Vanport Hospital , circa 1944

The Vanport Hospital entrance, looking west with a view of water tower no. 4 & 5, circa 1944.

 

View of Vanport hospital office entrance looking west with view of water towers no. 4 and 5, circa 1944: A2001-025.703

View of Vanport hospital office entrance looking west with view of water towers no. 4 and 5, circa 1944: A2001-025.703

 

View this image in Efiles by clicking here.

 

18 thoughts on “Vanport Hospital , circa 1944

  1. On the far right slightly above the building is a partial white circle. Is that the moon or part of a sign? Based on the shadows it can’t be the sun.

  2. Here is a map of Vanport showing the fire stations, and the hospital, including the location of the dike breach.

  3. You have a good eye, Paul. It took me three separate views to see what you were talking about. While it could be the Moon or a sign, I doubt it’s either. The location of the object looks too on the limited horizon of this photo to be the Moon (imho) – on a wider horizon view the Moon might be that low, and this seems like a strange location for sign. I wonder if that object might be a radio communication component, or a loud speaker broadcast element (I hope you understand those technical terms – ha!).

  4. Thank you for the map, Mike. Retrospect is 20/20, but building a subdivision on the flood plain of a major river that has related sloughs running through it and is protected from high water by a dyke, was poor planning, and shows a disregard for the safety and well-being of prospective tenants. I wonder if the ‘infirmary’ was a full-service hospital, or something less – it looks small. It’s unfortunate that the powers that be failed to move and re-establish the hospital to a location in North Portland, i.e. St Johns, Kenton, or University Park, that was, and still may be, medically underserved by its distance from hospitals. Many of Portland’s hospitals are clustered within 2-3 miles of Downtown. I suspect the closest hospital to North Portland is miles away at Legacy Emanuel, and possibly Downtown Vancouver. Vanport College was moved, so why not hove the hospital?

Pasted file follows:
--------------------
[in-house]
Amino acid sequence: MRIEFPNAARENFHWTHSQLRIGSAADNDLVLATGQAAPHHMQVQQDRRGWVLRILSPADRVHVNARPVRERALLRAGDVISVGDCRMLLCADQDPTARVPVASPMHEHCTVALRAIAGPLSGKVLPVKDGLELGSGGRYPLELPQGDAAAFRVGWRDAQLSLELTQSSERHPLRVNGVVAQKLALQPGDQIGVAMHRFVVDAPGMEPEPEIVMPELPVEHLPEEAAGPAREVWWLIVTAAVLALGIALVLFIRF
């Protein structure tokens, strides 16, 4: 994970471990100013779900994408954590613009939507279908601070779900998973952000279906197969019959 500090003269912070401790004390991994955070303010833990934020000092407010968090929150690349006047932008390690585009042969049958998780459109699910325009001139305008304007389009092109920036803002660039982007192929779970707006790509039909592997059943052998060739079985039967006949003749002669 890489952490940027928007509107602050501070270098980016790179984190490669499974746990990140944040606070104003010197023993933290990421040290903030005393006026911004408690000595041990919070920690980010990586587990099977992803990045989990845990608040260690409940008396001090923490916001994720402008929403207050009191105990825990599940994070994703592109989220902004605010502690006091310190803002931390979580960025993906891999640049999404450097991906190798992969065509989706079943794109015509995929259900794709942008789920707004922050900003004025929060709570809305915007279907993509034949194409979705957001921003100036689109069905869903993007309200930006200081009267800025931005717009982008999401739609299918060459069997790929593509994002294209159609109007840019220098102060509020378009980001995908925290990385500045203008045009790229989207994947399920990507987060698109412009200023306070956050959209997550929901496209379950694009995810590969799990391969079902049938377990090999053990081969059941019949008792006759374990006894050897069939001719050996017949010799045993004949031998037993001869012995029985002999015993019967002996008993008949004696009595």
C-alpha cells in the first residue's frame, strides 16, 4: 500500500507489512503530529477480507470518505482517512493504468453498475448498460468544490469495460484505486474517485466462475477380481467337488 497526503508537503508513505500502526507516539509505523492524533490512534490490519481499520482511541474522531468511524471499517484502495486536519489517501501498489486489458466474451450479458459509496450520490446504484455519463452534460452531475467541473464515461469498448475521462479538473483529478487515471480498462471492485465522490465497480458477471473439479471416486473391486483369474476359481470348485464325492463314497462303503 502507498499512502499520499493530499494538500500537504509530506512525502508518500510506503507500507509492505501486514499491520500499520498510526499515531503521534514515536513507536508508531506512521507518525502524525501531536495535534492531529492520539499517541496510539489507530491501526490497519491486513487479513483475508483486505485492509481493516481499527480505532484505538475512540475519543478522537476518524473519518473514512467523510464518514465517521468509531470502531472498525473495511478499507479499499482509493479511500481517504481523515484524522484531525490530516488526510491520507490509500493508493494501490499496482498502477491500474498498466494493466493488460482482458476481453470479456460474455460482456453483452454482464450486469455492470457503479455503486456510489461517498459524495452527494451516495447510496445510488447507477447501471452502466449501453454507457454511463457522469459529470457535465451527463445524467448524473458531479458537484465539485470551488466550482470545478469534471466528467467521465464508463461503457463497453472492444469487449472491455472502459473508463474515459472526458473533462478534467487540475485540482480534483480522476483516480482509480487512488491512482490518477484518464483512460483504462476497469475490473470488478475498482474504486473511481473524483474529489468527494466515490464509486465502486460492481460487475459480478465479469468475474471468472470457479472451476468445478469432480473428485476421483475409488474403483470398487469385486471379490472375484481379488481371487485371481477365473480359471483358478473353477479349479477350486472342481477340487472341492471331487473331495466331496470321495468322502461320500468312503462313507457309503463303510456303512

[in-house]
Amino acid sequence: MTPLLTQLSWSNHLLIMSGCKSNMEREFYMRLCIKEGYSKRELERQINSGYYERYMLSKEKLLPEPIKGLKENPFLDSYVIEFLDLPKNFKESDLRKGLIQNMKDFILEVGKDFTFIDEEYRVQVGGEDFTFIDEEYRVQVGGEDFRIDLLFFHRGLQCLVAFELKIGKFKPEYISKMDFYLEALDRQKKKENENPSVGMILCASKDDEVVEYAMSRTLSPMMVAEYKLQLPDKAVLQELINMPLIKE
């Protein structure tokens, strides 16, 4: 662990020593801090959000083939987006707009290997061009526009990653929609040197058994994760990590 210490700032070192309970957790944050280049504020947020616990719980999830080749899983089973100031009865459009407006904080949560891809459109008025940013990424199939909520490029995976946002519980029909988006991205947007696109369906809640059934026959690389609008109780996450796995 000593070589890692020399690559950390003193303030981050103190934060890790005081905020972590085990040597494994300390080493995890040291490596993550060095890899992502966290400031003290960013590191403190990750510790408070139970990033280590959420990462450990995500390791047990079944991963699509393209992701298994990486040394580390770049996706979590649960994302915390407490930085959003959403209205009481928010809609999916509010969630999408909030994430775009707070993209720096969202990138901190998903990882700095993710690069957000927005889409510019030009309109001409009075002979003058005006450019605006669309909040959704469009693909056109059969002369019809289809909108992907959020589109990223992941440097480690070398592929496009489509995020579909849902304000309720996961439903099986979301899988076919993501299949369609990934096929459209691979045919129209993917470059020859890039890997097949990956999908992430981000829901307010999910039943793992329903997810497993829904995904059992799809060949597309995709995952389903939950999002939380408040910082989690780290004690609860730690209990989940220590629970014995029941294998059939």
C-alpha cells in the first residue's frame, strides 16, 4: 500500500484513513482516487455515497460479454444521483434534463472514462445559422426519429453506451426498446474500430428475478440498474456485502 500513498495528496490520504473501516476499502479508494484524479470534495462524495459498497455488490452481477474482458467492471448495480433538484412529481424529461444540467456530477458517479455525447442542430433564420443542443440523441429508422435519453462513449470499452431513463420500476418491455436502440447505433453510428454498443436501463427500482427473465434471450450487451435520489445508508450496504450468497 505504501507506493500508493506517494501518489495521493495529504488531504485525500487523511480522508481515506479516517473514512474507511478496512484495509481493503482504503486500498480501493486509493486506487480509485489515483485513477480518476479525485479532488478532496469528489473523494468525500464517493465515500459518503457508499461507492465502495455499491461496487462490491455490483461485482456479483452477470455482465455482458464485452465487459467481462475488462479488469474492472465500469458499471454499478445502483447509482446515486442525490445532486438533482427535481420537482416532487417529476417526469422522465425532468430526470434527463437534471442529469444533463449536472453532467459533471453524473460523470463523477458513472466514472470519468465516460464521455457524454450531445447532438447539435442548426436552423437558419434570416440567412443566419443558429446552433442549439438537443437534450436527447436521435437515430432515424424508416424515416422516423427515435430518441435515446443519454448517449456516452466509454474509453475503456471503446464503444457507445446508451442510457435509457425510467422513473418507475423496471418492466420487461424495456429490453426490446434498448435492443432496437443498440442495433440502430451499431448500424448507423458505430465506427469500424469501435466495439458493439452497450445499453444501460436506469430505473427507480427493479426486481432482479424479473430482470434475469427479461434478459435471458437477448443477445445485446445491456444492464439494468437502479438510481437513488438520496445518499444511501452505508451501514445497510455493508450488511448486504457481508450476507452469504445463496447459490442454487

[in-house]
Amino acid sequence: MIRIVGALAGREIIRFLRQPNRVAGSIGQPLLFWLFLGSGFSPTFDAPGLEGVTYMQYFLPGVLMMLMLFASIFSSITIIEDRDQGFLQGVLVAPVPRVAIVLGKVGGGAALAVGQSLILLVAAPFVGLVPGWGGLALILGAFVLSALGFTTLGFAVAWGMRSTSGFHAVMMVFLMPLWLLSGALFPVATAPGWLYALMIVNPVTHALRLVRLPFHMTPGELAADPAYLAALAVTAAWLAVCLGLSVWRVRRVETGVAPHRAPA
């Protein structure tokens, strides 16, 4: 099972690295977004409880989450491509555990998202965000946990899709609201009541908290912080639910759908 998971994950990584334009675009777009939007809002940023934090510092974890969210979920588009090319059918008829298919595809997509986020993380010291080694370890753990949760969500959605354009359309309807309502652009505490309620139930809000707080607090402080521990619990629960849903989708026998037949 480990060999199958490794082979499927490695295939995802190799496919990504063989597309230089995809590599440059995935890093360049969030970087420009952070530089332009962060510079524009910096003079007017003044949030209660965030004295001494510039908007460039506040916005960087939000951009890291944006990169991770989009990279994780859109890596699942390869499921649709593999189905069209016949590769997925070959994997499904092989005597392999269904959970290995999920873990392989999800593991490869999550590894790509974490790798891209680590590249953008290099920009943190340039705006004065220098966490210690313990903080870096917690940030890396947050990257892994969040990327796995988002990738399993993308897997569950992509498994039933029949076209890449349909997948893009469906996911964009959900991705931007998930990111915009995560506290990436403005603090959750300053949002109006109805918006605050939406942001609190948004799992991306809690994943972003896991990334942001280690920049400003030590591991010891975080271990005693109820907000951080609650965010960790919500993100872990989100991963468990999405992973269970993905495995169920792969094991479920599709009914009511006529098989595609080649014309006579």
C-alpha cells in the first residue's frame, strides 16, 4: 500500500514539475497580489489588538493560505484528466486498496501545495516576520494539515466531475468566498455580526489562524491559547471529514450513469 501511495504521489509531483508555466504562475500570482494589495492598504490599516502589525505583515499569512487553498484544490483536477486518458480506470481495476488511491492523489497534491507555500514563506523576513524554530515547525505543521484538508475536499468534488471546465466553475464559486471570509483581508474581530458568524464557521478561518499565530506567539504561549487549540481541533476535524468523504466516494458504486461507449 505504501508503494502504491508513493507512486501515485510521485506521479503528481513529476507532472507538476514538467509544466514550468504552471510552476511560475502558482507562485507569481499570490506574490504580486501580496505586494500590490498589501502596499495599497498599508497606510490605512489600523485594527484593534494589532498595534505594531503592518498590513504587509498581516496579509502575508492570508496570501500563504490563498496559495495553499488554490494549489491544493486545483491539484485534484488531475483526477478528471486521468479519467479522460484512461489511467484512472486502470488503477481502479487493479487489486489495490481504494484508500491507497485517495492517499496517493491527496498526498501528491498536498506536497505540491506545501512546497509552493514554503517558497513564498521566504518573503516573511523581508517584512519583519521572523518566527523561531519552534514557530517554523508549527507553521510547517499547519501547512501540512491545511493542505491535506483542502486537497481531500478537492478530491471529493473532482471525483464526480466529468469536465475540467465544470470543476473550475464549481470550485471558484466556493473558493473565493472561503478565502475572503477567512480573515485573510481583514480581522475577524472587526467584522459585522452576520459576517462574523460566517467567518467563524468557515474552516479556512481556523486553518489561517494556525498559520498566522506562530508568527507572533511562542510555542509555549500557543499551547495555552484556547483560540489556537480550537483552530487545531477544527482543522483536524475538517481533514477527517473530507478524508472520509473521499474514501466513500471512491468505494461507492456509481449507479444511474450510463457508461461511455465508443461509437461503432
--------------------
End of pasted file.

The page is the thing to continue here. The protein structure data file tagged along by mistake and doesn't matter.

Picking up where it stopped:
5. Bess Kaiser Hospital opened its doors in 1959 and closed them in 1998.

    The Northern Permanente Foundation (NPF) hospital in Vanport, was built/finished in 1943. Many tidbits of information, on the internet regarding Vanport, seem to refer or describe Vanport as a “temporary community” for shipyard workers and minority families. Funny…a number of sites also state that Vanport was the 2nd largest city in Oregon at the time (1942-1945)…40,000+ people…quite a large “temporary community” if you ask me! (Another nick-name for Vanport was Kaiser City!)

    I wonder if the size of the Vanport Kaiser facility (NPF), was in direct relation to that constant reminder of Vanport being a “temporary community”. Another few sites state that: “The Vanport hospital was also kept out of the nearby metropolis of Portland through stiff resistance by the local medical establishment, which included many segregationists, an example of a contentious relationship that would last for many years.”

  6. I can’t seem to get this site to accept an image tag like “Mike G” was able to do.
    (Nice posting Mike BTW).
    Here is another detailed plot map of Vanport. It is interesting to compare this to the Bing Maps aerial view of the region.